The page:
Photographee.eu/Shutterstock
Source: Photographee.eu/Shutterstock

In my last post, “Negotiate Sexual Differences, Pt. I: What We Do,” I wrote about how to negotiate what will and won’t be part of your shared sexual repertoire with your romantic partner. Now let's discuss how often (and when) you do what you do.

It’s not uncommon for the two members of a couple to have at least somewhat different desires for the frequency of sex—and it’s not always the man with the higher drive. There’s probably a fair amount of biology at work that determines our desired frequency, but there is also a lot of social learning influencing how comfortable we are acting on those sexual desires when they bubble up. It can also be very situational, based on how happy or stressed we are, the comfort and/or novelty of our partner, what else is going on in our life, etc. In addition, Emily Nagoski, Ph.D. has written extensively on responsive desire, wherein some people can get turned on and really enjoy sex once they get going, but don’t find themselves spontaneously desiring sex as often as others do. (More on this later.)

So a lot can influence how often we want to have sex. But even if a couple should have exactly the same drive, they still won’t always want sex at exactly the same time, so there is still a need to negotiate those differences when one wants it and the other one doesn’t.

Whether you’re the partner who wants more sex overall (or just wants it right now) or the one who generally wants it less, it all comes down to generosity—from both partners. For example, the person who is less interested may generously offer to do something to give their partner a good time, even though they’re not in the mood themselves. However, what is offered may be different from what their partner was hoping for, so that is where their generosity comes in—to graciously be happy about what is being offered, rather than get stuck on what isn’t. To enjoy what they are getting, rather than wishing for more.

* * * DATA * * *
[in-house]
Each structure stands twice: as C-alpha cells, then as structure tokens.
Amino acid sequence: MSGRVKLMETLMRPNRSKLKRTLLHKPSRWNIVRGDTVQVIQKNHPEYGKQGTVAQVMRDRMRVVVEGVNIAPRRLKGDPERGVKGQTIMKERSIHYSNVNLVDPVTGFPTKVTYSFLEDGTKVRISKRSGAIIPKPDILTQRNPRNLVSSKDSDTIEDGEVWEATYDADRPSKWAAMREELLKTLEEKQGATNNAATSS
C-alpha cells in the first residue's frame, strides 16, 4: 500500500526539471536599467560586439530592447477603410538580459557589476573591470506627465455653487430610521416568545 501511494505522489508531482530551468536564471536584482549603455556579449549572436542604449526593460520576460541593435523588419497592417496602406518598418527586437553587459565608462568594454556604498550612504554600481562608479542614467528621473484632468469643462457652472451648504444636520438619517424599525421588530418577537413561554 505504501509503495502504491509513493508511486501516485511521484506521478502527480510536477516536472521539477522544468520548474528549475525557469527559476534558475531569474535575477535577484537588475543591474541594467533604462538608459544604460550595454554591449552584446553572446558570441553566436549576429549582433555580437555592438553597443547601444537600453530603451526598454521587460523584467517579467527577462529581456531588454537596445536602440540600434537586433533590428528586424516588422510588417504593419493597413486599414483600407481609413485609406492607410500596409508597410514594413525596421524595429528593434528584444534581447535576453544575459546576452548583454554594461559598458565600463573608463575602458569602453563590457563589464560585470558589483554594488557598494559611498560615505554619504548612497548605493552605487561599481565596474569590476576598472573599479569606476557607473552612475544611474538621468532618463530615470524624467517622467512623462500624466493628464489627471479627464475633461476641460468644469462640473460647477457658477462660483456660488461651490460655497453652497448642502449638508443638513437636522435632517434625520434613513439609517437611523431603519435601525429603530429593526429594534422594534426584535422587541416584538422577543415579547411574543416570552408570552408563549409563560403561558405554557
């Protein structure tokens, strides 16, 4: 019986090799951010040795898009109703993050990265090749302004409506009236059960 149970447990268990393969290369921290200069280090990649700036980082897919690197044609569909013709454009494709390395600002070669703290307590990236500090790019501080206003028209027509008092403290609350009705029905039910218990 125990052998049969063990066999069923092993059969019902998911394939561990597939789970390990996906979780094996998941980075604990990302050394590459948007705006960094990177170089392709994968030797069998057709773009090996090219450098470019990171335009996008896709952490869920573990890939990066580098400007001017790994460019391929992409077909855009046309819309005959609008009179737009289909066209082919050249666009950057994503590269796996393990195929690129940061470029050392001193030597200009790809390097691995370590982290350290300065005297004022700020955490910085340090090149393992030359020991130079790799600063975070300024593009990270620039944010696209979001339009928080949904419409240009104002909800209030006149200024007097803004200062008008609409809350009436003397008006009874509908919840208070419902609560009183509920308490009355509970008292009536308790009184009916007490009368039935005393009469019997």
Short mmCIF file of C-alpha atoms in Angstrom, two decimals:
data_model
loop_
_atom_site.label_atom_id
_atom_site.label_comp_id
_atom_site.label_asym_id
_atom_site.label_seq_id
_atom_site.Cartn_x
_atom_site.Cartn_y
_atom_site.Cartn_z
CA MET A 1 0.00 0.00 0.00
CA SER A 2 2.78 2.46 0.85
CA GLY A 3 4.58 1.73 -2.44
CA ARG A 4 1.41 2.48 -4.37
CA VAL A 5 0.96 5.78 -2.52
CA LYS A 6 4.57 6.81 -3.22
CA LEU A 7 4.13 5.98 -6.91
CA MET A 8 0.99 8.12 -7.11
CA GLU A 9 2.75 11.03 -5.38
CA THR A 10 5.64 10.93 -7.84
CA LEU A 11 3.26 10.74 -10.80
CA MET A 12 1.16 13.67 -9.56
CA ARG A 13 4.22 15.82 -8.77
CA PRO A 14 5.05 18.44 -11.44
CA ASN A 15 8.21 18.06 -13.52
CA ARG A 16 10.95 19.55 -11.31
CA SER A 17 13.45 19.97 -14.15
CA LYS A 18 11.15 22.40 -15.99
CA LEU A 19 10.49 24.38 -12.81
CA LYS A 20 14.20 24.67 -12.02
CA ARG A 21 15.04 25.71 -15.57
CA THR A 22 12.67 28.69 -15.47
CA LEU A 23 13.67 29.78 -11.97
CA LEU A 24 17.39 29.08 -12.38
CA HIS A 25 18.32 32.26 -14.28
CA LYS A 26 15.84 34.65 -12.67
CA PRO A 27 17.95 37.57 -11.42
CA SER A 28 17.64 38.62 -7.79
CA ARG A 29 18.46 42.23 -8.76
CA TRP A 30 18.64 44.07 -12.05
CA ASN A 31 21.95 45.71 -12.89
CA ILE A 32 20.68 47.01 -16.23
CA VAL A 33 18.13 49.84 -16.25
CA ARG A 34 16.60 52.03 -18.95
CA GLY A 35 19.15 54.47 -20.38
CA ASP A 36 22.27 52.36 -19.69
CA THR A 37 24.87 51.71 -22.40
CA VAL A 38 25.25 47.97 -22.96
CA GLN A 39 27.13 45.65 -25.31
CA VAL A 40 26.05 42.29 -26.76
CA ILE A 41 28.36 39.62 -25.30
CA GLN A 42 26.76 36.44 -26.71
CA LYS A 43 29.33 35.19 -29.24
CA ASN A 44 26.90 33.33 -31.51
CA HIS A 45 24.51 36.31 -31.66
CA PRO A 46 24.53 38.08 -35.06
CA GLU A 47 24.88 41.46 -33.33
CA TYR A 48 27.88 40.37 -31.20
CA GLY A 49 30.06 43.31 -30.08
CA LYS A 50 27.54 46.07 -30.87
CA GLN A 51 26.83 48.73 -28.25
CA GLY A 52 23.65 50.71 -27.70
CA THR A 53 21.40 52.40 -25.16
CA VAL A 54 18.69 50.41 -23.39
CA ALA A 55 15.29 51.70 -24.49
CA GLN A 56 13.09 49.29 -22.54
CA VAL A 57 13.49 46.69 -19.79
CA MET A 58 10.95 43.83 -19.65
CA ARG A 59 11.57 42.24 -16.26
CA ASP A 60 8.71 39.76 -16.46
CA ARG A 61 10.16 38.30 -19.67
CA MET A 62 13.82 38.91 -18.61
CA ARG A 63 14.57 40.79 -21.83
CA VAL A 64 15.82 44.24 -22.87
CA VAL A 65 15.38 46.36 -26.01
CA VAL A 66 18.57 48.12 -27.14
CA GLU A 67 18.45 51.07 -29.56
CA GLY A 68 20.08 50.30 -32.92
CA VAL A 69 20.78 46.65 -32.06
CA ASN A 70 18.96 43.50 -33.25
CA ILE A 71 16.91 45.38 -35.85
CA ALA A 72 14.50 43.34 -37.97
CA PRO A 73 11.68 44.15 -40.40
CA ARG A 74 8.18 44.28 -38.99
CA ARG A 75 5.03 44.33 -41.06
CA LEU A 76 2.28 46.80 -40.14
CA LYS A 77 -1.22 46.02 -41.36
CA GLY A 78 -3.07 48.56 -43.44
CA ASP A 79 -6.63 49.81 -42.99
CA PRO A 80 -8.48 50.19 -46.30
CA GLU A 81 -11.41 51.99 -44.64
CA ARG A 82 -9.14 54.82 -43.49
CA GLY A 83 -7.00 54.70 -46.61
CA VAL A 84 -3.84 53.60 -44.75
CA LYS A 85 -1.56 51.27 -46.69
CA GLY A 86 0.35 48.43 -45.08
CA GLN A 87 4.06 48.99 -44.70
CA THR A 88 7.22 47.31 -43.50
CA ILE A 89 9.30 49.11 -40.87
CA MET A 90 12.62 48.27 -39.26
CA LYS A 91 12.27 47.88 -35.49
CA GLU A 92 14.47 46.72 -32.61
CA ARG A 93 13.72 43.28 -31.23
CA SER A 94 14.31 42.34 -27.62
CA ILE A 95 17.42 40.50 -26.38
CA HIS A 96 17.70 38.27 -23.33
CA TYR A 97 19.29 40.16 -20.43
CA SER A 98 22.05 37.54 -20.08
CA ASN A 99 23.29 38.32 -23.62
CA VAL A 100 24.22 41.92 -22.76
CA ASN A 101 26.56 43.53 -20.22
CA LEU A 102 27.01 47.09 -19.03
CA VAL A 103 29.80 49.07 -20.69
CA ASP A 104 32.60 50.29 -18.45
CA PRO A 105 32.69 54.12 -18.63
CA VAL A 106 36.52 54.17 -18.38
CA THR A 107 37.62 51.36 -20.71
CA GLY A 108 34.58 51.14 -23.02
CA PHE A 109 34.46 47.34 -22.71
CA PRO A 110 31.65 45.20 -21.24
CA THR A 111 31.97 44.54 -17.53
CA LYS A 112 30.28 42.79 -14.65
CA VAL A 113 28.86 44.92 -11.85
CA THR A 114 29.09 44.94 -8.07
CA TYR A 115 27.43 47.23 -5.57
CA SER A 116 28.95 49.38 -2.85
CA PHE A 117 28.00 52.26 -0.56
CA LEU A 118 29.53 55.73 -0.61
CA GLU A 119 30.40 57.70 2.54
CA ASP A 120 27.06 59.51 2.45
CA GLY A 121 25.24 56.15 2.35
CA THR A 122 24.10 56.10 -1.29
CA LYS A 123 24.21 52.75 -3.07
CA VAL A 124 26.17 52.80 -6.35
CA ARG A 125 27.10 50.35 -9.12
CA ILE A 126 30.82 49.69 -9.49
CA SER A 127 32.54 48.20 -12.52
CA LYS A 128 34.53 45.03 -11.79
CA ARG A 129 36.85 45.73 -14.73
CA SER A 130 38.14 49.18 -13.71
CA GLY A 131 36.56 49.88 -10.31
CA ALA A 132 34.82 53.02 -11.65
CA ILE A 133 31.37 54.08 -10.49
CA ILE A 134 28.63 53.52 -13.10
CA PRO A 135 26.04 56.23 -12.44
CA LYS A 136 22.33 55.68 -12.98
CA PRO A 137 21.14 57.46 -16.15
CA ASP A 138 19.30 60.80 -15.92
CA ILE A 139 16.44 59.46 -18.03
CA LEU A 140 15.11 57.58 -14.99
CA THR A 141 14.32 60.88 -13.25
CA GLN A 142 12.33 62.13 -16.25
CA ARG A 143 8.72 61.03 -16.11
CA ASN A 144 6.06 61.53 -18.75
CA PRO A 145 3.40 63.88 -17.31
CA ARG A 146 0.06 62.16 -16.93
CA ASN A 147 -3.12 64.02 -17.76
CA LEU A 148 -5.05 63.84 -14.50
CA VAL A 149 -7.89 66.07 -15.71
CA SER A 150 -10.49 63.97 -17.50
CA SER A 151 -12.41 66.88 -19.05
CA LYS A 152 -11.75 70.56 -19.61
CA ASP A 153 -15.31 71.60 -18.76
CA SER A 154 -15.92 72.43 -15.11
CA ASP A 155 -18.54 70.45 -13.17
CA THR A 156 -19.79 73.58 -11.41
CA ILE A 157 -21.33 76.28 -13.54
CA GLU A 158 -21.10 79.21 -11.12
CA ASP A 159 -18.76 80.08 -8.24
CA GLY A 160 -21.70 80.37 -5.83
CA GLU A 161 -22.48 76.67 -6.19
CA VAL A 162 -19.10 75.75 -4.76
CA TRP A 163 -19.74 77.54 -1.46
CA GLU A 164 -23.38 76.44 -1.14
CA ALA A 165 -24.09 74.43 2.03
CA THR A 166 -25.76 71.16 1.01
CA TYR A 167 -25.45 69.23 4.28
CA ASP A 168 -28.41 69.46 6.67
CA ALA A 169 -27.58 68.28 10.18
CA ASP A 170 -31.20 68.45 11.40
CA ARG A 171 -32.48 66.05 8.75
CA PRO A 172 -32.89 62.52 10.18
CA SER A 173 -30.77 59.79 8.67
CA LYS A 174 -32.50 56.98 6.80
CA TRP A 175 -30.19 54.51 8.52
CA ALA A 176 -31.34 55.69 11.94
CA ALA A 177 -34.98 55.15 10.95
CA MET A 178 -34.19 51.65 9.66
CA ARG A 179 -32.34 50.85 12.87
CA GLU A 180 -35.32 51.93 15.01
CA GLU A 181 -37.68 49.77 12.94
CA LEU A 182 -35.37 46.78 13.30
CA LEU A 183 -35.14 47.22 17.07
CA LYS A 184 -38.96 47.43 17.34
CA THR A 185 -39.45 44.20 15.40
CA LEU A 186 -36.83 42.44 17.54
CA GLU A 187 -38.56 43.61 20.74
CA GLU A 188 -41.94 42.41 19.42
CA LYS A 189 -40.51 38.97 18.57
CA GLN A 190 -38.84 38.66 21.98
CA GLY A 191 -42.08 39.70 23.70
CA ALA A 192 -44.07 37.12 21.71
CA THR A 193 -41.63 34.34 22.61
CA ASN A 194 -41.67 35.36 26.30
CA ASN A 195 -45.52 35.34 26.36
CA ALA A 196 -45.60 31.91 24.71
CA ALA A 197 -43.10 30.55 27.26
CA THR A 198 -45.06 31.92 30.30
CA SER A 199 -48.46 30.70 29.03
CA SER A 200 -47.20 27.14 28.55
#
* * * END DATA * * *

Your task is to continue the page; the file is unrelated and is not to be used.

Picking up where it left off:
At other times, when one partner is not interested in any sexual activity at a given moment, the act of generosity may involve allowing their partner to freely meet their own needs on their own if they choose. The generosity for their partner involves being good about their disappointment, making a shared sexual experience more likely next time, since nothing kills sexual desire better than guilt and resentment. Plus, if you both feel comfortable asking for sex, as well as declining it, because you are confident that you will always get a decent response either way, there will probably be more requests—and therefore more opportunities to do things together.

Nagoski has written extensively about how sexual desire can be both spontaneous and responsive. Sometimes desire arises seemingly on its own or quickly, without much effort, from passing sexy thoughts. Sometimes though, desire takes longer to build and you may find that you don’t start wanting sex until you have already started flirting, kissing, and touching.

In other words, sometimes desire follows activity. This should absolutely not be used as a manipulative justification to push someone to do something they don’t want to do, but if you know that you tend to get in the mood if you allow yourself to start down that road, then you can try to start things on good faith, with the idea that you may wind up wanting it.

Again, generosity is the key: If you feel generous and decide to play along to see if you can kindle some desire, then you still retain the right to change course along the way if the spark never turns into a flame. However, you can increase the odds by educating your partner on what to do to help you find that interest. The generosity on the more interested partner’s part is to be good about it if plans change. This good behavior will likely be rewarded with more opportunities next time to try again.

Good sex is a collaborative process, and generosity tends to be a good thing in relationships.

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